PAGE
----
Current techniques allow semi-automatic collection of high-dimensional proteometric data (>25 antibodies) on sizable (1000 × 200 × 50 μm3) chunks of brain, at a resolution of 200 × 200 × 70 nm, which can be further improved to 100 × 100 × 70 nm using deconvolution (Wang and Smith, 2012; Figure 2). Much larger volumes (1 × 0.83 × 0.21 mm3) have been successfully imaged after a single cycle of immunostaining with three different antibodies to identify thalamocortical synapses (Rah et al., 2013). AT arrays can then be imaged with scanning EM (“conjugate AT”), and the resulting images co-registered with single synapse precision (Oberti et al., 2011; Collman et al., 2015). Using conjugate AT, we recently confirmed that at least 90% of excitatory synapses are correctly identified over a wide range of sizes with fluorescence-based AT (Figure 2). Synapse identification could be further improved by combining AT with mGRASP (Kim et al., 2015), an approach likely to accelerate network analysis in the near future. The prospects look excellent for scaling up AT methods to acquire fluorescence images economically at the local network scale while retaining the opportunity to image selectively with Field emission scanning electron microscopy (FESEM) as needed for increased resolution and visualization of axonal, dendritic and synaptic membrane structures. Combinations of optophysiological fluorescence and AT imaging may prove an ideal match to the challenges of discovering the diverse molecular counterparts of diverse function at the level of individual synapses and doing so on the mm3 volume scale of complete local networks.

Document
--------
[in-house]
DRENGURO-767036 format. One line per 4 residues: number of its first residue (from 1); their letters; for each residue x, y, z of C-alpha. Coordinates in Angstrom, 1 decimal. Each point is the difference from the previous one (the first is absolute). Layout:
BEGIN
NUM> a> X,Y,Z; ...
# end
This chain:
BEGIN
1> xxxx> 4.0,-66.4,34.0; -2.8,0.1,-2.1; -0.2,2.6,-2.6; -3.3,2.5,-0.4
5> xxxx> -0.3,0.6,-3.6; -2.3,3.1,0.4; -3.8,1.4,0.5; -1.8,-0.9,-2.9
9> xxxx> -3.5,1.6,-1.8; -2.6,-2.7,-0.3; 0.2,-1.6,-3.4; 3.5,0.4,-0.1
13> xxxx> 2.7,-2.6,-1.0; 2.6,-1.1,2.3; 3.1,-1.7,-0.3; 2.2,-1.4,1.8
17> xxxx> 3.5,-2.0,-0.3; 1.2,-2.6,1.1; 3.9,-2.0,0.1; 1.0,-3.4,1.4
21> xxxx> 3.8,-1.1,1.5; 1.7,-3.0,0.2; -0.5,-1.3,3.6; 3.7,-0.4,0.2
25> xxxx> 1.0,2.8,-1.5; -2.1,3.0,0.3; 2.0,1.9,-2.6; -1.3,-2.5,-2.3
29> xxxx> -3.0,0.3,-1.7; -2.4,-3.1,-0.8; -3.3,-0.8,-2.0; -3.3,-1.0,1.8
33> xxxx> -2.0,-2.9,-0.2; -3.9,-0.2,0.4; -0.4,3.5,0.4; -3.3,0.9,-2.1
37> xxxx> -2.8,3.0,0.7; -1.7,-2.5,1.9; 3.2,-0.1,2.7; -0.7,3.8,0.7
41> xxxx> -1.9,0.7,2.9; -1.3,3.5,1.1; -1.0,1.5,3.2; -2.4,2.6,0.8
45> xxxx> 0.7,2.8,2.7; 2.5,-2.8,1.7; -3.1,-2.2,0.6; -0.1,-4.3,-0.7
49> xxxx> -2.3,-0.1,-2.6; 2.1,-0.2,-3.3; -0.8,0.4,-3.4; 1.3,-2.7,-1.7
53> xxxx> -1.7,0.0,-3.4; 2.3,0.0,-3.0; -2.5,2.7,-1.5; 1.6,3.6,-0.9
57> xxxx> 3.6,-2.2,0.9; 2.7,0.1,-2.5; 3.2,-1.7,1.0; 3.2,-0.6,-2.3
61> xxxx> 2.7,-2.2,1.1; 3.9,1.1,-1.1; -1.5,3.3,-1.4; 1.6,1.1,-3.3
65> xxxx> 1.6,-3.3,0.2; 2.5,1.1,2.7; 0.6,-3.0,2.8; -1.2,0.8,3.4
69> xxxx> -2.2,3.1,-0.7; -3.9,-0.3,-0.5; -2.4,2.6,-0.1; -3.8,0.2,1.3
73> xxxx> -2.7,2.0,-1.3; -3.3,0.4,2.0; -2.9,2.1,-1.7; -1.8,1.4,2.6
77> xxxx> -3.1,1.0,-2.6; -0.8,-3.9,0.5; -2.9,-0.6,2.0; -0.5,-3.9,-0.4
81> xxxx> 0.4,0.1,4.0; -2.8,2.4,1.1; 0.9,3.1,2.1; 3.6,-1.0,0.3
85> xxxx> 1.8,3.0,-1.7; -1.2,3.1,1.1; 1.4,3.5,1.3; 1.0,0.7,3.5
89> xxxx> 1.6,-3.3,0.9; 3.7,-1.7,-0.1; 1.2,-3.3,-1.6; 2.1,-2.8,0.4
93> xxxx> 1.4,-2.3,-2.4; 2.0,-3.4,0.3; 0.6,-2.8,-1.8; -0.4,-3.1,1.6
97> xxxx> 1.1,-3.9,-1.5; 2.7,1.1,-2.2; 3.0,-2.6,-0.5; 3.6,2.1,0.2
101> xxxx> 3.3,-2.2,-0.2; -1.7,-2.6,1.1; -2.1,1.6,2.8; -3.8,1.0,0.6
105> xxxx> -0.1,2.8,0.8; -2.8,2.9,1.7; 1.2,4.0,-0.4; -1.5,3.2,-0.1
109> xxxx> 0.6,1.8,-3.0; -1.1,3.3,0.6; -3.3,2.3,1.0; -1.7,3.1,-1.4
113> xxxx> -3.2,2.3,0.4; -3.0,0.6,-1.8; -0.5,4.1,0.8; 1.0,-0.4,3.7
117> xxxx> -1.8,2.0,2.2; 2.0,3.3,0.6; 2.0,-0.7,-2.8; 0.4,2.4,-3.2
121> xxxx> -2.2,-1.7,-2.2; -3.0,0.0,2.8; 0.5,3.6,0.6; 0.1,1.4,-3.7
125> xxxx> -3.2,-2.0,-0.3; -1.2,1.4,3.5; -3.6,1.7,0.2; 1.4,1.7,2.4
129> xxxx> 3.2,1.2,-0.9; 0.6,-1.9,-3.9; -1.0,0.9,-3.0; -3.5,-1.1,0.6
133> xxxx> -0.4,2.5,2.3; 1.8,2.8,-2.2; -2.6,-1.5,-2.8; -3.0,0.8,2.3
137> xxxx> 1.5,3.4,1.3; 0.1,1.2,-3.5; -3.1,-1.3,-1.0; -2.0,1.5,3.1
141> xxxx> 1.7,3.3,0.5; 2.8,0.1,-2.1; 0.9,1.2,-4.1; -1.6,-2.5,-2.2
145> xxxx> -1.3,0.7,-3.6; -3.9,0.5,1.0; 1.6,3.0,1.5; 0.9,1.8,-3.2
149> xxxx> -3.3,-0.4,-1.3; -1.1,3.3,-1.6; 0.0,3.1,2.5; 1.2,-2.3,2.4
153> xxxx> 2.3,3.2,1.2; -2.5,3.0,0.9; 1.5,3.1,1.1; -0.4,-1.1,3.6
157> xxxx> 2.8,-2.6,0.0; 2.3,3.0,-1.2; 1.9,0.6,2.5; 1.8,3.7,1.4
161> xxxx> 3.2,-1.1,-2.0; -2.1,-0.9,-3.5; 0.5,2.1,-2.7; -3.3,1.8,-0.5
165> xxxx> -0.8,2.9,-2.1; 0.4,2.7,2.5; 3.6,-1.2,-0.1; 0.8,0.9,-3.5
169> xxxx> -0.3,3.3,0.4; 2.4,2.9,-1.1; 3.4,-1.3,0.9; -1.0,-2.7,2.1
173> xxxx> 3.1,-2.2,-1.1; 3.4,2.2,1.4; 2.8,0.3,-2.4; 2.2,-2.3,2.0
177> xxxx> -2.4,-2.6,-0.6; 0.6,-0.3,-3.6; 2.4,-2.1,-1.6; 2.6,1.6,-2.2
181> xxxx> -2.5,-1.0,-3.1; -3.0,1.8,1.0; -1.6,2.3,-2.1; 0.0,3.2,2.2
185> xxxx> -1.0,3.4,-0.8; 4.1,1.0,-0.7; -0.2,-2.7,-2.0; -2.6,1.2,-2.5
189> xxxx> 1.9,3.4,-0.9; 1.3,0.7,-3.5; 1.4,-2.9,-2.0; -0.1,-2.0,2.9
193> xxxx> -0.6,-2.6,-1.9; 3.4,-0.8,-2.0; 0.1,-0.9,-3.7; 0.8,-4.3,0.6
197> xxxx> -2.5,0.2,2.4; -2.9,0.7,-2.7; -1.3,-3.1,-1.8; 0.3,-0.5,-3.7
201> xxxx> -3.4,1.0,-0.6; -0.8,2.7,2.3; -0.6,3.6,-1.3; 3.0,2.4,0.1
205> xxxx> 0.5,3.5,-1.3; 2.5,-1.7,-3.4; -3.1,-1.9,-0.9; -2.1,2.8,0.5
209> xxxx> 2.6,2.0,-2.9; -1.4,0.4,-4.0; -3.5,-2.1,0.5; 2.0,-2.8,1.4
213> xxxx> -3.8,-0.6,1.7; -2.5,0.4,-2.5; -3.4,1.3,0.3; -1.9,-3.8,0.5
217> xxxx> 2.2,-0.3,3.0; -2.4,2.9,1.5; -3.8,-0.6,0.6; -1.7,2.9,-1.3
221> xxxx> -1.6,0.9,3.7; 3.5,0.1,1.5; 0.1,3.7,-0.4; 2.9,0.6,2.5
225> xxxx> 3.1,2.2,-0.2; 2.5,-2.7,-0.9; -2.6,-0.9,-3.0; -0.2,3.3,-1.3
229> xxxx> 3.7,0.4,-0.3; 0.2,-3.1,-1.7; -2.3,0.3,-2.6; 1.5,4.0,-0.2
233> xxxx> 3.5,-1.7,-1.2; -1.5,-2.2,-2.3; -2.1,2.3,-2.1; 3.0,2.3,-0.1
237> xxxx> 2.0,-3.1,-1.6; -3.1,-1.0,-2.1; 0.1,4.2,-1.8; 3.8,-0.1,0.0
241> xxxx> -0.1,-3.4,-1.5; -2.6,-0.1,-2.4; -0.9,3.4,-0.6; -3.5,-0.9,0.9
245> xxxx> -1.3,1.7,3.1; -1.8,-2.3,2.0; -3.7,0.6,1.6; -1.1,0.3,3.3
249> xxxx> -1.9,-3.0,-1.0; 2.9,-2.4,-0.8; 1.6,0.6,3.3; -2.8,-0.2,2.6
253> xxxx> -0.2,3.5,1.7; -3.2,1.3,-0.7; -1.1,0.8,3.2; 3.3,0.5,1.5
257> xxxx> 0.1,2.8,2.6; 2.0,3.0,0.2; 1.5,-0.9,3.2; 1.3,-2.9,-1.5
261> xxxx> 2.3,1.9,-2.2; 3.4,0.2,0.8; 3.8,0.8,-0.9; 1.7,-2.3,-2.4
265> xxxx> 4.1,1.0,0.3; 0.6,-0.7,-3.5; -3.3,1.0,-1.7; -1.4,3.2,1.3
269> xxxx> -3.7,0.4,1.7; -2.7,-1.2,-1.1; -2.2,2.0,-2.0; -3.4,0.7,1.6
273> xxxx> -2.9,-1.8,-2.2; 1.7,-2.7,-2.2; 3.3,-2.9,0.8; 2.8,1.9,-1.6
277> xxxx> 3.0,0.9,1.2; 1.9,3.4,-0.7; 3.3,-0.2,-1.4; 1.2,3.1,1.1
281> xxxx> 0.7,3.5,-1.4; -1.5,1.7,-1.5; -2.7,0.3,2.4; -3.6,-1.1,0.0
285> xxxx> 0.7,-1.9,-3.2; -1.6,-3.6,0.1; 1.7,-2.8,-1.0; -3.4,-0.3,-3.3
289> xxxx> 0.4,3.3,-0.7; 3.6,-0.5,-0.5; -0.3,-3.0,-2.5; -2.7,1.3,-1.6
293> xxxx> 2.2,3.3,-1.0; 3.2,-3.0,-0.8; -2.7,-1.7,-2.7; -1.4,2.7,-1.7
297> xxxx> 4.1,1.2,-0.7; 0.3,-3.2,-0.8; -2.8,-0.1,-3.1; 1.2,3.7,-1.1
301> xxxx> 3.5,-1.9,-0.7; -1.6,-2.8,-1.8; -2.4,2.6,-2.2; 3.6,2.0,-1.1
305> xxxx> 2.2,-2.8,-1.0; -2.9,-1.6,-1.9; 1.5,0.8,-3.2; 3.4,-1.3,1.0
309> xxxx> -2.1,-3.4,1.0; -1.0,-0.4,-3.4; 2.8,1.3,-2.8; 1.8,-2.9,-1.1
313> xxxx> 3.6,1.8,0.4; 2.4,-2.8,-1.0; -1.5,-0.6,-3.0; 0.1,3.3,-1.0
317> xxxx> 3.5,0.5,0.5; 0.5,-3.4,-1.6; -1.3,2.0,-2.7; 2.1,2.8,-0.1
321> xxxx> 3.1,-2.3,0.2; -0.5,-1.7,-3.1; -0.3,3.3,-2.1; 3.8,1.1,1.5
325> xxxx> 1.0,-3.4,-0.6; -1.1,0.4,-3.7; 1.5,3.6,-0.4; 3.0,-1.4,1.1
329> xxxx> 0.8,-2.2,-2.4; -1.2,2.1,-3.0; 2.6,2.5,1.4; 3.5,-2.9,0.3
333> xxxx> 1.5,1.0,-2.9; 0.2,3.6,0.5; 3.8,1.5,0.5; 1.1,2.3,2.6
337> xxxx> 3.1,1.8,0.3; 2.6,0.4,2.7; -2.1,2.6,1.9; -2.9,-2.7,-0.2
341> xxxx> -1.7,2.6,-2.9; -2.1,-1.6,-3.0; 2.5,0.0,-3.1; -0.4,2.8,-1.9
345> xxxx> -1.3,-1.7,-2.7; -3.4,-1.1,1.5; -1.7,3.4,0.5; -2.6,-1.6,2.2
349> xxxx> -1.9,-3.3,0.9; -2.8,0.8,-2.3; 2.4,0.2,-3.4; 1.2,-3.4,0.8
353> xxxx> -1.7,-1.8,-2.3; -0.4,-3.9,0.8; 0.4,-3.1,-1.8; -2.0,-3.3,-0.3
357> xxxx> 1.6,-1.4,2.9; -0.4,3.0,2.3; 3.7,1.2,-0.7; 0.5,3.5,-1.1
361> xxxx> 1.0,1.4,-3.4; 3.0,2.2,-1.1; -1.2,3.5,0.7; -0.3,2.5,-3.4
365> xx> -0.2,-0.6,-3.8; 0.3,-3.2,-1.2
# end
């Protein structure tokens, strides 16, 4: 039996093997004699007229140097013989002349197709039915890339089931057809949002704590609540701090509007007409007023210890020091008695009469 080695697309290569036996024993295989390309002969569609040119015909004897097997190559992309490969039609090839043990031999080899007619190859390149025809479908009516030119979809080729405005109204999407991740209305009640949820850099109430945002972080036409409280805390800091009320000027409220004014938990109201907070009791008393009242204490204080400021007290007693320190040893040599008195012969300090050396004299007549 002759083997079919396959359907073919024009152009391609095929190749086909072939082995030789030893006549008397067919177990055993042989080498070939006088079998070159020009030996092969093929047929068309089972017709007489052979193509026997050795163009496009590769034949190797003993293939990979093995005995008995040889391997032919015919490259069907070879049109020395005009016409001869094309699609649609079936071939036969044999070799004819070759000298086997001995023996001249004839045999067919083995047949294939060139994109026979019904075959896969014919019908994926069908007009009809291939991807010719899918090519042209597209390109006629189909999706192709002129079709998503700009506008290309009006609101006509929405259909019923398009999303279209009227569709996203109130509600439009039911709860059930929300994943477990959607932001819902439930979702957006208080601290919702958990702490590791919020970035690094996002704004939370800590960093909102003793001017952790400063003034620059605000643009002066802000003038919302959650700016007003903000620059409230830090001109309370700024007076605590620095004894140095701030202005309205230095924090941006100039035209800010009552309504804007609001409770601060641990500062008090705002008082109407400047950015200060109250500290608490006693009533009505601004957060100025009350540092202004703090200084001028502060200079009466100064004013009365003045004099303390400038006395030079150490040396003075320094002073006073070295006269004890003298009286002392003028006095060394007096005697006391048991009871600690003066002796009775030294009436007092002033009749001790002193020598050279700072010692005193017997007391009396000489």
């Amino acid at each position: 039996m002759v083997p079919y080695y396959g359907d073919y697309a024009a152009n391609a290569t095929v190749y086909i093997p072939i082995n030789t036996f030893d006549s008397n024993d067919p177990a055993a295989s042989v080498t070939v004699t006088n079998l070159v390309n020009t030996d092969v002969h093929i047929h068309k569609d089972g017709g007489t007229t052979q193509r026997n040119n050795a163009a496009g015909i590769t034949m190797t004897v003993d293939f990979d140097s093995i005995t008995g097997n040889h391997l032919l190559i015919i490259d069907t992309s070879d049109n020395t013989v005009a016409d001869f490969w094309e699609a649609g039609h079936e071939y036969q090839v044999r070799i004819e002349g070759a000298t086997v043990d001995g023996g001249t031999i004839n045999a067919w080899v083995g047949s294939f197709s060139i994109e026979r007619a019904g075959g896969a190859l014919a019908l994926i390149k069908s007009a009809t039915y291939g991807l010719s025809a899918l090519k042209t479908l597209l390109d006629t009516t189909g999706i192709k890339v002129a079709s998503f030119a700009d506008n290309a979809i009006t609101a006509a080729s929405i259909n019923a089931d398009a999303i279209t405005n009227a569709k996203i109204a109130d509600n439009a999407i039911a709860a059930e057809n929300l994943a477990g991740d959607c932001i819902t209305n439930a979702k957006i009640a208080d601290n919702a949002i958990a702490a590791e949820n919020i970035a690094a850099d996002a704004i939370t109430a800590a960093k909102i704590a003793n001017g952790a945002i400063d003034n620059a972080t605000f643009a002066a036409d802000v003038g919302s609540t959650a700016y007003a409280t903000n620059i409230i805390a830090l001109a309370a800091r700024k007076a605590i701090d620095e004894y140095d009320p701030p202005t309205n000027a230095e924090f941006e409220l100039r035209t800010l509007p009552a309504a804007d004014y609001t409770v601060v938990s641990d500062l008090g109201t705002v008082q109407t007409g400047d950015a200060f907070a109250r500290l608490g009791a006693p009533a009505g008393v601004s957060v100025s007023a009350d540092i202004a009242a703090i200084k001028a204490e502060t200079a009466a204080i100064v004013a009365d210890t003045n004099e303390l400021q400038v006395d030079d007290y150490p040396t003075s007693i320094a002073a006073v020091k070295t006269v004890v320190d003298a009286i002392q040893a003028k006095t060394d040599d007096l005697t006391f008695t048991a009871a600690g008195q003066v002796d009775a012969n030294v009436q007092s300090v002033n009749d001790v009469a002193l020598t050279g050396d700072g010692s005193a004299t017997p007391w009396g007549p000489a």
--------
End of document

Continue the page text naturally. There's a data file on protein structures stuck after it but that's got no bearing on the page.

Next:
FIGURE 2
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Figure 2. Enhanced view of synapses using optical and electron microscopy. (A) Conjugate array tomography (AT) view of the ultrastructural features of a synapse (presynaptic vesicles, postsynaptic density, surrounding glia) and typical synaptic molecular markers (synaptophysin in the presynaptic compartment and postsynaptic density protein 95, PSD95 on the postsynaptic density). Scale bar, 500 nm. (B) Serial sections from an inhibitory (top) and excitatory (bottom) synapses. Scale bar, 500 nm. (C) Conjugate AT allows for detailed ultrastructural and molecular characterization of synaptic arrangements. A dually innervated spine from the mouse somatosensory cortex was imaged on serial sections (left), reconstructed from SEM images (middle) and from light microscopic images probing for 17 different synaptic and cytoskeletal markers (right). The underlined markers were used to reconstruct the different structures. Scale bar, 1 μm. (D) Automated transmission electron microscope (ATEM) view of the retinal connectome including synapse parent neurons, molecular markers and ultrastructure. A retinal slice overlaid with five different molecular markers and five reconstructed AII amacrine cells. Scale bars, 10 μm (up), 20 μm (bottom). (E) A synaptic contact made by cell 514 onto an OFF ganglion cell. Scale bar, 500 nm. (F) The new richer network description of AII amacrine cells obtained using ATEM. Reproduced with permission from Marc et al. (2014).